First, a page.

Paving the Way

As I recall my first—and only—mountain biking experience, a vivid picture is engraved in my mind. A group of high school students mounted our bikes and the guide provided a few safety tips to prepare us for the experience ahead. While I could appreciate his efforts, no safety tip could have prepared us for the foundation we were about to tread. Rocks and loose gravel disguised in a bed of covered leaves, pockets full of mud, and unexpected tree stumps protruding from the ground caused me to quickly realize I much prefer paved trails as opposed to rugged terrain that could potentially send me flying over the side of a mountain. As we completed the trail, some with bruised and bloodied knees, I questioned the logic of this whole experience knowing a little pavement would have made for a much smoother, more enjoyable ride. I remembered this lesson when I purchased a bike not long ago. Excited to ride on the surrounding trails, I quickly made note of only the ones described as paved! Based on my previous experience, I learned it was important to ride on a foundation I could trust.

In ancient times, the idea of paving the way was a common one. A king’s delegates would go before him to prepare the people of the land to welcome the king. Sometimes this required the forerunners to quite literally clear the roads on which the king would travel to ensure a smooth journey. Throughout the gospels, John the Baptist is described as a forerunner, the one who would, “…make ready for the Lord a people prepared (Luke 1:17).” But John didn’t start by pouring concrete and creating smooth trails. He started by preaching a baptism of repentance. At this point, Jesus’ earthly ministry had not yet begun, but soon enough people would see and hear of his miraculous power and would ultimately know this King was not coming to rule and reign a nation, but to rule and reign in the hearts of repentant sinners. Jesus came not to rescue the people from the brutality of the Roman government but to rescue them from a much deeper issue—the cruelty and depravity of the human heart. John knew if the people were going to welcome the Messiah, they first had to acknowledge their sin and turn from their ways. John baptized those whose conduct was reflective of a transformed heart and a changed mind (Luke 1:7-8). This outward act was an external sign of an inward change, a heart acknowledging the need for forgiveness.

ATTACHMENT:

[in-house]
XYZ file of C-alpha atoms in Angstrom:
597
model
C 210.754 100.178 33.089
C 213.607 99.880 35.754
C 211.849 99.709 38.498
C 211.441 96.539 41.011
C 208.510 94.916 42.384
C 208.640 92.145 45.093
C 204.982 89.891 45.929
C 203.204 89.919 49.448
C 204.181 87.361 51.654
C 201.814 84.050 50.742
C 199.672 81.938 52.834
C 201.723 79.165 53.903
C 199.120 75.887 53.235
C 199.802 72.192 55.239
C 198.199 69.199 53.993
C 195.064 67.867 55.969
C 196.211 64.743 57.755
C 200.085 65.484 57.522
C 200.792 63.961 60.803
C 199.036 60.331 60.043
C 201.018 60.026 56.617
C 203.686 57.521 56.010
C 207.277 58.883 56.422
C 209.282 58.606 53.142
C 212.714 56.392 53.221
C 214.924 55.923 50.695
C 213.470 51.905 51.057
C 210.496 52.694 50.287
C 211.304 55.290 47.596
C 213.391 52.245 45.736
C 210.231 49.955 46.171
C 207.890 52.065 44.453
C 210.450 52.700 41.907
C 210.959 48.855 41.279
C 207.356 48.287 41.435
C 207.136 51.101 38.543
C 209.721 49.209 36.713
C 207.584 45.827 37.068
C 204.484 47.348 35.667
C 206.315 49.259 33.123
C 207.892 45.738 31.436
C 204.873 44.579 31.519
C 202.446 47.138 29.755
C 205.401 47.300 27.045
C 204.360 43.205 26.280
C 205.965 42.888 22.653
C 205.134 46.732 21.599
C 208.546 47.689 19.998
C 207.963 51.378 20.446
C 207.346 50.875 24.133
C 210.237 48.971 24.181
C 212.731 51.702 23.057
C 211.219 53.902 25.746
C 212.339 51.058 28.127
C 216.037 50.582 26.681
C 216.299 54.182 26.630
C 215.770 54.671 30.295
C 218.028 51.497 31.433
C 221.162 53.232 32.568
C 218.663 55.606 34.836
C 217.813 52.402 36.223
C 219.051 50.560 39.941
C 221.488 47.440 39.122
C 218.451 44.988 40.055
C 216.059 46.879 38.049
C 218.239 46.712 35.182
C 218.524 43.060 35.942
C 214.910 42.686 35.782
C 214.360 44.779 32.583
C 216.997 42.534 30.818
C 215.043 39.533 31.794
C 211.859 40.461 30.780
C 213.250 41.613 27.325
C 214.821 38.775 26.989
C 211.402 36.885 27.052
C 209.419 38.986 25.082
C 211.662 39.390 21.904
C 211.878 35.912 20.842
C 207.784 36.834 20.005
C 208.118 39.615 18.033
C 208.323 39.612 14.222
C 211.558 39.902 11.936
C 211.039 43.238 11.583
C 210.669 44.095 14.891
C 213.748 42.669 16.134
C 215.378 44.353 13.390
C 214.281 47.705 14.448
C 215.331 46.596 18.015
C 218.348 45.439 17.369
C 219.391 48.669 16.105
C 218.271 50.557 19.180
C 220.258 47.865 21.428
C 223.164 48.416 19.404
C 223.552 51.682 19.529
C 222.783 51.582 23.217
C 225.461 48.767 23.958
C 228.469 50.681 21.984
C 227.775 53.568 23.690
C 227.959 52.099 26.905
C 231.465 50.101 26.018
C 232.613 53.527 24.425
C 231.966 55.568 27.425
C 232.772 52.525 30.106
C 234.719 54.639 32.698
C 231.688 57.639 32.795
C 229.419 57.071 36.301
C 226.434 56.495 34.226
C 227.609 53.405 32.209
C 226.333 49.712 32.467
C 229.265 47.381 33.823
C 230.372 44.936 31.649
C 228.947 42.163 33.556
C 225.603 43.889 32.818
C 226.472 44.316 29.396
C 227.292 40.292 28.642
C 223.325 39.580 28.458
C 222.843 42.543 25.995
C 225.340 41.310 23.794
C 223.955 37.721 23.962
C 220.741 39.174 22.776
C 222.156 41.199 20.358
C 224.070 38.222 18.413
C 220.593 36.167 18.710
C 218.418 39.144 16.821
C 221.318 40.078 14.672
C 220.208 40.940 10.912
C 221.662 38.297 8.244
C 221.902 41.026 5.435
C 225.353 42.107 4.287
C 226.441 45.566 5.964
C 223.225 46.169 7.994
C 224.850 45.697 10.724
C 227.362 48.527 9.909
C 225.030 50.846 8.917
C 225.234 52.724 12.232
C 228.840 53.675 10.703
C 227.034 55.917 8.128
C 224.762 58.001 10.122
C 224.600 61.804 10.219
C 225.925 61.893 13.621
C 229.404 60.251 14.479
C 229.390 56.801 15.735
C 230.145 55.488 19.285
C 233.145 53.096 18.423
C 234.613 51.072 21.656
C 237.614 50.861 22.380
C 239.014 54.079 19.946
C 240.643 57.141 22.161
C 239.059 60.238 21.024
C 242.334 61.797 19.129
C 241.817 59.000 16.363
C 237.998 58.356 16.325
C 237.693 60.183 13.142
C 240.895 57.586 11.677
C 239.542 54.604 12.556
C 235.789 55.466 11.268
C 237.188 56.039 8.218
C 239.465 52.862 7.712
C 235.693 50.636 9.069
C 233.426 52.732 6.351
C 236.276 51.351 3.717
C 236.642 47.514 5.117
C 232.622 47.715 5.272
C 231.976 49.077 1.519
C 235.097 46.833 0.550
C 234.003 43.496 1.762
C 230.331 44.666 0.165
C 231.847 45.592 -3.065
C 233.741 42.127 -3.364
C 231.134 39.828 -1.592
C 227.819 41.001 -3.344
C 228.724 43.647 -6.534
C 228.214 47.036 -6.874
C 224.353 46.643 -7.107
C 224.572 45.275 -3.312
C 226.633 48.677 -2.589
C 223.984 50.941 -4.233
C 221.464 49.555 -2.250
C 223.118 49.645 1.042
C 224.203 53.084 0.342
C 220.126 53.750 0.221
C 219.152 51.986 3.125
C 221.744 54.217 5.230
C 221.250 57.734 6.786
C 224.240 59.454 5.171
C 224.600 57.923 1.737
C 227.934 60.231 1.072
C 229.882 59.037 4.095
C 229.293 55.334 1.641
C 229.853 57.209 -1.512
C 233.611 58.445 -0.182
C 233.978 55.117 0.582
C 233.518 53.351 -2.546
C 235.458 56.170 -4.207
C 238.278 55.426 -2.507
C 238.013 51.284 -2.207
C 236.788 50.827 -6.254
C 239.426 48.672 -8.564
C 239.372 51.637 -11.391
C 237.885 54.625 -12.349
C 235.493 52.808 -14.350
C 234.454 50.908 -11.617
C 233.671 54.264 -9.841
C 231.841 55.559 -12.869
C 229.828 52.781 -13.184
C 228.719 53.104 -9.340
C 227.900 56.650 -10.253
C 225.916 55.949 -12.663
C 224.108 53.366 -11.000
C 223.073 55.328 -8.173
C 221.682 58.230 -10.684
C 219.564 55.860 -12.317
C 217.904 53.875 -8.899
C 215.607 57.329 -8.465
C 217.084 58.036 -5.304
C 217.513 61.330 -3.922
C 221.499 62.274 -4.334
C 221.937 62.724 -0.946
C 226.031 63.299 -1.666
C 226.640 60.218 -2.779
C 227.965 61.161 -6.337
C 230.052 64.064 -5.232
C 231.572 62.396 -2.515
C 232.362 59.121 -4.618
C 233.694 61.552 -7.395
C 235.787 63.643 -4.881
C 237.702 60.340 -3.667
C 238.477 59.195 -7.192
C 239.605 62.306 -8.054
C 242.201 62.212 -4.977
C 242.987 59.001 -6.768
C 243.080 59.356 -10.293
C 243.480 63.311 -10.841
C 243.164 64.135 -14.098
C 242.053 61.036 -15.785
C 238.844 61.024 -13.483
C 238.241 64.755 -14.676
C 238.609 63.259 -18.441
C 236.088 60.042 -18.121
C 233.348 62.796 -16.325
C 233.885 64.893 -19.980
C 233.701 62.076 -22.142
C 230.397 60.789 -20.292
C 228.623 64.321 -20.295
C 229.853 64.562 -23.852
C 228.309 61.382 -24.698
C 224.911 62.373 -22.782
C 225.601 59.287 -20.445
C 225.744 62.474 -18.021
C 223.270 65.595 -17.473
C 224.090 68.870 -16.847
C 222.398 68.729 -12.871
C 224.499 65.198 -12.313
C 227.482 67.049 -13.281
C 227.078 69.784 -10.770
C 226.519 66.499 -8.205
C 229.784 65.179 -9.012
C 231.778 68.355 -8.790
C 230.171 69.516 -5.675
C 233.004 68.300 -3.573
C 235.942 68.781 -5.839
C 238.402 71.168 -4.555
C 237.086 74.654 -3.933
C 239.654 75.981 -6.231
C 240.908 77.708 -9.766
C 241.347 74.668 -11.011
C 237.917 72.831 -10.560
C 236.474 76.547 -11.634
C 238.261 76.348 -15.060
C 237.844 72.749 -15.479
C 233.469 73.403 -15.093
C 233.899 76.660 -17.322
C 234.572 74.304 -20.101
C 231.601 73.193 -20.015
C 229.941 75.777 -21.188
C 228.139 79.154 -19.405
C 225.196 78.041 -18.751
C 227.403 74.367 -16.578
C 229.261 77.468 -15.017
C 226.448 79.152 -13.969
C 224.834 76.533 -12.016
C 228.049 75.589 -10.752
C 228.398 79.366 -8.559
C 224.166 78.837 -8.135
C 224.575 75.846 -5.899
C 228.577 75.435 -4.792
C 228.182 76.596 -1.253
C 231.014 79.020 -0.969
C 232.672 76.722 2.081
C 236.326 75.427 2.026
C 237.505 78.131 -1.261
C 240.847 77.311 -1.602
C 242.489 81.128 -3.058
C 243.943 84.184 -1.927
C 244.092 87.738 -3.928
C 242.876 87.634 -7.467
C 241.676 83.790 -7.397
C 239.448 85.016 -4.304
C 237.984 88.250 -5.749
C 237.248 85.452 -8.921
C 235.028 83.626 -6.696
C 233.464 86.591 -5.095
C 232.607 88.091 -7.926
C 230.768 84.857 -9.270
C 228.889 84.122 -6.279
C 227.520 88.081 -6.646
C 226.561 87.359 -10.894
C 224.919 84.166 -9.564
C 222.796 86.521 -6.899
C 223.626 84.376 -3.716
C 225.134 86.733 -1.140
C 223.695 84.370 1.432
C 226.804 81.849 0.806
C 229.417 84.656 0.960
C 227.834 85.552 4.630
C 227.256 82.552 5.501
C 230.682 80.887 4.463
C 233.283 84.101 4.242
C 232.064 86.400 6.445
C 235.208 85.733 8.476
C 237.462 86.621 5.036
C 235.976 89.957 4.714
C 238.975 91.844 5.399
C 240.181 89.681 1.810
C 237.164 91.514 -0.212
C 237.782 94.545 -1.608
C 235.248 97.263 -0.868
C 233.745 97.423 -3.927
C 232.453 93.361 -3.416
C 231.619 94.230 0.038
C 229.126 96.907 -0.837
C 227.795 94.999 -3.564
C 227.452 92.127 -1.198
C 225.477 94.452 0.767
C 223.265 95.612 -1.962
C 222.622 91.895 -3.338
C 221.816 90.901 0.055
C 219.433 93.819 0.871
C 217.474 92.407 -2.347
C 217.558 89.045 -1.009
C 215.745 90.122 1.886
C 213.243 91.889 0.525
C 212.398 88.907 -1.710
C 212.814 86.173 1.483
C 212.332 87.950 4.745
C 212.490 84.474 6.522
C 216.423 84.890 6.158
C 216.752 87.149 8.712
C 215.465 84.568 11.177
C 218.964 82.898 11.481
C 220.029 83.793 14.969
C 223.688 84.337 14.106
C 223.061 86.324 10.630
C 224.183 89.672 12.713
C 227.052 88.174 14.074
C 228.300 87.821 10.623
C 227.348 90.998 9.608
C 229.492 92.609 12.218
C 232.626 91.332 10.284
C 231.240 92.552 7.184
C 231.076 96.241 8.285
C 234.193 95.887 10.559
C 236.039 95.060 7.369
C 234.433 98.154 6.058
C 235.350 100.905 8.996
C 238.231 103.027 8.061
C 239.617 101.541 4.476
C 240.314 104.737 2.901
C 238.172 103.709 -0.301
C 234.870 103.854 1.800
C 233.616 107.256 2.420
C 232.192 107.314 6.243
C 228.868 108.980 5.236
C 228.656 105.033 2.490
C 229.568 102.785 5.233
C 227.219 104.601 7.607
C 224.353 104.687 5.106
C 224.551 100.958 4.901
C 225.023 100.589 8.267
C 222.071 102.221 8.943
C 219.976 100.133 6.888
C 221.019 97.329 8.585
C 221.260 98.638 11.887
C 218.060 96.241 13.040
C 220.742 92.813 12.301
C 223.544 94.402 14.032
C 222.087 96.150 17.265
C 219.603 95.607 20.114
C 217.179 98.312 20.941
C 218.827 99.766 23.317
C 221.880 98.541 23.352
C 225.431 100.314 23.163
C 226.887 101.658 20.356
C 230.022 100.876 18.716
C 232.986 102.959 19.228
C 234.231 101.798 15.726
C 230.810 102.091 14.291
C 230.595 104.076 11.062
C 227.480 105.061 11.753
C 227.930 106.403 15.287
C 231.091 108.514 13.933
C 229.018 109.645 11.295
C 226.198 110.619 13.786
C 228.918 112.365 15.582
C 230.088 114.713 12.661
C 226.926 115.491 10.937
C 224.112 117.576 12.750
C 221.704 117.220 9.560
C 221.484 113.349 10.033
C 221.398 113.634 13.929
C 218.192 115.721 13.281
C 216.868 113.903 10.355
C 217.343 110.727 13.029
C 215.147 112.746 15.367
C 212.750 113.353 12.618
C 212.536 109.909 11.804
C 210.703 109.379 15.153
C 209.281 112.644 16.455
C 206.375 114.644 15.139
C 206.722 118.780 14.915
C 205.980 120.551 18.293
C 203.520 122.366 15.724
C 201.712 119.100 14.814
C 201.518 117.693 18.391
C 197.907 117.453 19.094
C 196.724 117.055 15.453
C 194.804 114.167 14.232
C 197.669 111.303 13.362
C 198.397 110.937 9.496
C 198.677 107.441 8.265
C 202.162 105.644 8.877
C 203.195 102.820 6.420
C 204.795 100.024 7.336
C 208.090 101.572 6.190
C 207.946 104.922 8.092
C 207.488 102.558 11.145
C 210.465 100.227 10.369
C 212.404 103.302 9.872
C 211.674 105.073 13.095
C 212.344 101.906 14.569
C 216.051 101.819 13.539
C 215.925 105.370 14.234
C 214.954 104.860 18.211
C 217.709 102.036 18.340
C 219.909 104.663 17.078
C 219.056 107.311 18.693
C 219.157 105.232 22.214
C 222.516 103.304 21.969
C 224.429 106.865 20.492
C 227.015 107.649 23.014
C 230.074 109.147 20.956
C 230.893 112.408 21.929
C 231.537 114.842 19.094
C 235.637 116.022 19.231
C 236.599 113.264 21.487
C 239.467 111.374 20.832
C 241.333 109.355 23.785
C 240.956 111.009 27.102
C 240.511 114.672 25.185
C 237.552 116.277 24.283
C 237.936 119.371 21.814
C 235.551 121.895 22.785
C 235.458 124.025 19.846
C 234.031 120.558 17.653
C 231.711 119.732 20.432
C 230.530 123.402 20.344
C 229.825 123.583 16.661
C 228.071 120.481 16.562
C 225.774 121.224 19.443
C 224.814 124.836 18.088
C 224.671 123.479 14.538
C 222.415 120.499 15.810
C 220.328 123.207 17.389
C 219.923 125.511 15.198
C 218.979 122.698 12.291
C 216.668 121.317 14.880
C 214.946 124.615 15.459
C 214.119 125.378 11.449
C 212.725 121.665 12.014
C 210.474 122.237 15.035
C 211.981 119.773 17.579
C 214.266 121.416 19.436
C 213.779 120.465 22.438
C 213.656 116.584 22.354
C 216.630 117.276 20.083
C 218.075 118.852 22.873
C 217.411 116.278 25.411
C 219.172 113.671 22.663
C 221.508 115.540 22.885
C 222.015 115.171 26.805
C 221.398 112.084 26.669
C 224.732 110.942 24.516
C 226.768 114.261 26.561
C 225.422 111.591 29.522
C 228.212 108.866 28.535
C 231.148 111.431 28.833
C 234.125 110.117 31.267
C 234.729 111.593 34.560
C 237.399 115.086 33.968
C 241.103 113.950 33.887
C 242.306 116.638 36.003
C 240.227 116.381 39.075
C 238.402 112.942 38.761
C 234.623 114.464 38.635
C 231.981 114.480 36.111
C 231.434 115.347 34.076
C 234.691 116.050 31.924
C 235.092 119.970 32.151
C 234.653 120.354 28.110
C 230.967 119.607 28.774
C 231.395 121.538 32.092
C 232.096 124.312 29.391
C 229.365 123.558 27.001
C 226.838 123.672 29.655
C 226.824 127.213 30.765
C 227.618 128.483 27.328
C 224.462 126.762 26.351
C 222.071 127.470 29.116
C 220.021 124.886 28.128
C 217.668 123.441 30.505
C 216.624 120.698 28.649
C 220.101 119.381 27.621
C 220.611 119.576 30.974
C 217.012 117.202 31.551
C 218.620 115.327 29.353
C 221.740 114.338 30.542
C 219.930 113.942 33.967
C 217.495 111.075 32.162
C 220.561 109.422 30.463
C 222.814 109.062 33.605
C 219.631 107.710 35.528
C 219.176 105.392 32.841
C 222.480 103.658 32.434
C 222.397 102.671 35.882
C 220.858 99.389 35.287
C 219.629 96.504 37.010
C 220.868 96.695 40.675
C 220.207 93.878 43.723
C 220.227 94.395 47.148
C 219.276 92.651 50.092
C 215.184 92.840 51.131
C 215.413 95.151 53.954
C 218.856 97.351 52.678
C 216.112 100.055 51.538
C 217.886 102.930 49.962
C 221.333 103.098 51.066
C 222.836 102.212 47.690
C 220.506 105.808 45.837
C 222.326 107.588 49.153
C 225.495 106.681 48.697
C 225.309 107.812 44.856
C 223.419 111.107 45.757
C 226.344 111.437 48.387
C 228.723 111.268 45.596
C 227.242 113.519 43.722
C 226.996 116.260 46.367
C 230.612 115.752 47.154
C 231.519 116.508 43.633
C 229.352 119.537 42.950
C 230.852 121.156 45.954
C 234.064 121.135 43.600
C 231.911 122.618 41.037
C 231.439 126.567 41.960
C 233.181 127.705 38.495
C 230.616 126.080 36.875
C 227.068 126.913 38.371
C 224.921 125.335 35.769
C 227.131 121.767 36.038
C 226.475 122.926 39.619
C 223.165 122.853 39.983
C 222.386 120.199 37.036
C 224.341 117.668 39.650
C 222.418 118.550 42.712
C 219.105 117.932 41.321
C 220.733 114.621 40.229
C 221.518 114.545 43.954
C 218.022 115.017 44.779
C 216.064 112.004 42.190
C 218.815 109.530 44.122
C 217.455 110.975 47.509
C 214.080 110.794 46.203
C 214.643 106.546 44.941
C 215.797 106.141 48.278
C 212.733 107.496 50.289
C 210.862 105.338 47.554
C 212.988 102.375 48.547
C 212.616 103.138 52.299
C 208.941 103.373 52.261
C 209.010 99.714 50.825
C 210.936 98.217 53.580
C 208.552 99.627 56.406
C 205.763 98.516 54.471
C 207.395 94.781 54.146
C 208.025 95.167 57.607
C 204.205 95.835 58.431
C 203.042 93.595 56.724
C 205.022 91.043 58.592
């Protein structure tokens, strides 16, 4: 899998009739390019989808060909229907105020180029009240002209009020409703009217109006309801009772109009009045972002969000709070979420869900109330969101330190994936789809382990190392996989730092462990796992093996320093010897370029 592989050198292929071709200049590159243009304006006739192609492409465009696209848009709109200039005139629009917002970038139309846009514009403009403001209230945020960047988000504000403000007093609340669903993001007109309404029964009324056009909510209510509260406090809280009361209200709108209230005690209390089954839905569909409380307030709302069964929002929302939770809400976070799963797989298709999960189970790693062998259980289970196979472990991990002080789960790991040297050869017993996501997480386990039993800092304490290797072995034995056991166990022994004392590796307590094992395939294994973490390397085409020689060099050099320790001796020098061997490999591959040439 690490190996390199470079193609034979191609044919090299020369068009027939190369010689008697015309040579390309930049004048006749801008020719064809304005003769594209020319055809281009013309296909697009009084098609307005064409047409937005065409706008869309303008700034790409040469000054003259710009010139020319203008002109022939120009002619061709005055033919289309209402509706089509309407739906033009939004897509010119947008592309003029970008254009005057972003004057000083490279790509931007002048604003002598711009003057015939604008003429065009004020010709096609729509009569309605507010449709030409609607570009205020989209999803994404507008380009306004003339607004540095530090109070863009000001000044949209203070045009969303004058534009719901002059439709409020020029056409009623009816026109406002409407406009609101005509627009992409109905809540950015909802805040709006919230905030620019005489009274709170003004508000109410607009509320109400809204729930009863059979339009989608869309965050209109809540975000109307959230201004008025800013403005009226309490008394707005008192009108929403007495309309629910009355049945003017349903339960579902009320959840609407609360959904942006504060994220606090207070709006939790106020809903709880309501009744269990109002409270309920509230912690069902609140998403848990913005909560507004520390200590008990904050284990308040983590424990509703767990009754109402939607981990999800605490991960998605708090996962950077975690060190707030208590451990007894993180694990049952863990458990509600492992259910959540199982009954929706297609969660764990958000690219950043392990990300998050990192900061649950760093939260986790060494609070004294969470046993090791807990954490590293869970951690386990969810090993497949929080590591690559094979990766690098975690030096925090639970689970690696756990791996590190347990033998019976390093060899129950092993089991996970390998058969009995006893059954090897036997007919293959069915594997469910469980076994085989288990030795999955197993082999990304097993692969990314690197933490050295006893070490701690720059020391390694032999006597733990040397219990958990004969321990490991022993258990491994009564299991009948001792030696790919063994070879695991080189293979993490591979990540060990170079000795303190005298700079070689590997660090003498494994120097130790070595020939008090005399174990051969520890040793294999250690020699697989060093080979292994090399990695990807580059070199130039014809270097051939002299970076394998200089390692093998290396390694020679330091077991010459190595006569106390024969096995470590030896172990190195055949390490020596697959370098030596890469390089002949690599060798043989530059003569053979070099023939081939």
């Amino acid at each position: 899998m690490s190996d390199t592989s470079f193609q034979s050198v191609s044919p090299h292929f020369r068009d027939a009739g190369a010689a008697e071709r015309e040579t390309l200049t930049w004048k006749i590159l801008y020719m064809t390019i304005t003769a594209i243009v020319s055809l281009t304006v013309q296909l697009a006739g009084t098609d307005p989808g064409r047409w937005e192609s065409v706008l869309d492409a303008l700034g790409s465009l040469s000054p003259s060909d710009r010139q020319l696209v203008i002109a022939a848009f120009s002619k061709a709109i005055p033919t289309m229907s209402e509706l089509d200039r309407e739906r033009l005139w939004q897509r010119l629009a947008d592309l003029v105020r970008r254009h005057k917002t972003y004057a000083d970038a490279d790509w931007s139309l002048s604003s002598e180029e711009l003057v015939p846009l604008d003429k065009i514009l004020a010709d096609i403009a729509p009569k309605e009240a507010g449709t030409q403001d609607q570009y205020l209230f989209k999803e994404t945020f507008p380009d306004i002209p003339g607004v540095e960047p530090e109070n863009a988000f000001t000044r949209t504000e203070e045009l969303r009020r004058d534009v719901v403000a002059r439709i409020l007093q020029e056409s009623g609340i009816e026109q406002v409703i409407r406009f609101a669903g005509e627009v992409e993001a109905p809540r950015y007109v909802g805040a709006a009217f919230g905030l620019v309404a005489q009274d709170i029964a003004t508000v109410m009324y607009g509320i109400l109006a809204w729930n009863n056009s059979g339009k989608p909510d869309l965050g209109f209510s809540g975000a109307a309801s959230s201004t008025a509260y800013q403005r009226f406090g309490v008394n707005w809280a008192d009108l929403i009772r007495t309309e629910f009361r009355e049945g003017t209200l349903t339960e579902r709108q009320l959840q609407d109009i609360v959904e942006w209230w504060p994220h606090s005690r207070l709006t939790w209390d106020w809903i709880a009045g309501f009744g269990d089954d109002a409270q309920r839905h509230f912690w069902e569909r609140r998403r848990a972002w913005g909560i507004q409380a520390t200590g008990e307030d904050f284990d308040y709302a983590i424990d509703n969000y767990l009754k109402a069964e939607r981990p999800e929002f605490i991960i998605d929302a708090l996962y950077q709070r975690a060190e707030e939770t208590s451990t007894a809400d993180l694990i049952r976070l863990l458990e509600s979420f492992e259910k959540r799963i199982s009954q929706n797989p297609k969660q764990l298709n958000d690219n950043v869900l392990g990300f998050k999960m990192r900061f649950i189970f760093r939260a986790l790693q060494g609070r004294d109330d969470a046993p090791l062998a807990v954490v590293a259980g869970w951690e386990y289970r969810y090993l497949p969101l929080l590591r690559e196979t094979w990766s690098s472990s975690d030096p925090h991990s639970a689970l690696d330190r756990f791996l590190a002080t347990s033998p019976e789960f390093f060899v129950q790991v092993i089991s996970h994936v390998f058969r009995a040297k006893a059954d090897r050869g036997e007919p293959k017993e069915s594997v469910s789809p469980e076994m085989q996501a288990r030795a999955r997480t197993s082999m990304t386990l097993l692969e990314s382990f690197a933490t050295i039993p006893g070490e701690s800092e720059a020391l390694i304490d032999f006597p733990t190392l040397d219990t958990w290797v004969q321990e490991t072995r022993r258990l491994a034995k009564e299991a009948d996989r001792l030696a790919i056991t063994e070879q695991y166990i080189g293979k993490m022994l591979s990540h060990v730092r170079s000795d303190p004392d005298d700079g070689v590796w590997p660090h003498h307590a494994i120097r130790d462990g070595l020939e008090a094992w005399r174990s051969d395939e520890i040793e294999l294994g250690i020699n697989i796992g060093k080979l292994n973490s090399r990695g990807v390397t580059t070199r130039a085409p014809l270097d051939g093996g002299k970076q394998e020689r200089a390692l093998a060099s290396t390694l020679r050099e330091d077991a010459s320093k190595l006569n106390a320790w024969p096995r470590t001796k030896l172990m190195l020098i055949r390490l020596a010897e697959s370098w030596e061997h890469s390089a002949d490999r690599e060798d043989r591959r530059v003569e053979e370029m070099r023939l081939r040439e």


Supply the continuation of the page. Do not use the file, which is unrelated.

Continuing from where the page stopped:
A week from today, churches across the country will fill their seats and celebrate the resurrection of Jesus. Some will, for the first time, hear of Christ—the Messiah—the One who came to deliver them from their sins and rule and reign in their hearts. They will hear of a King who came to die and be raised to life. The question is, will they be ready? Will they be ready to receive the ministry of Christ Jesus in their lives? To know the freedom of the cross, the eternal hope, the abundant grace, and the overwhelming joy of belonging to the King. And how have our lives prepared others to welcome Christ into theirs? Have they seen a genuine repentance? Have they seen a transformed heart? Is the ministry of Christ evident in our own lives?

Jesus laid for us a firm foundation, a foundation that can be trusted, one on which we can set our hope. His death on the cross paved the way, bridging the gap between the perfect King and sinful humanity. May our relationship with Christ reflect His greatness and prepare the way for others who are still searching and waiting to receive the King.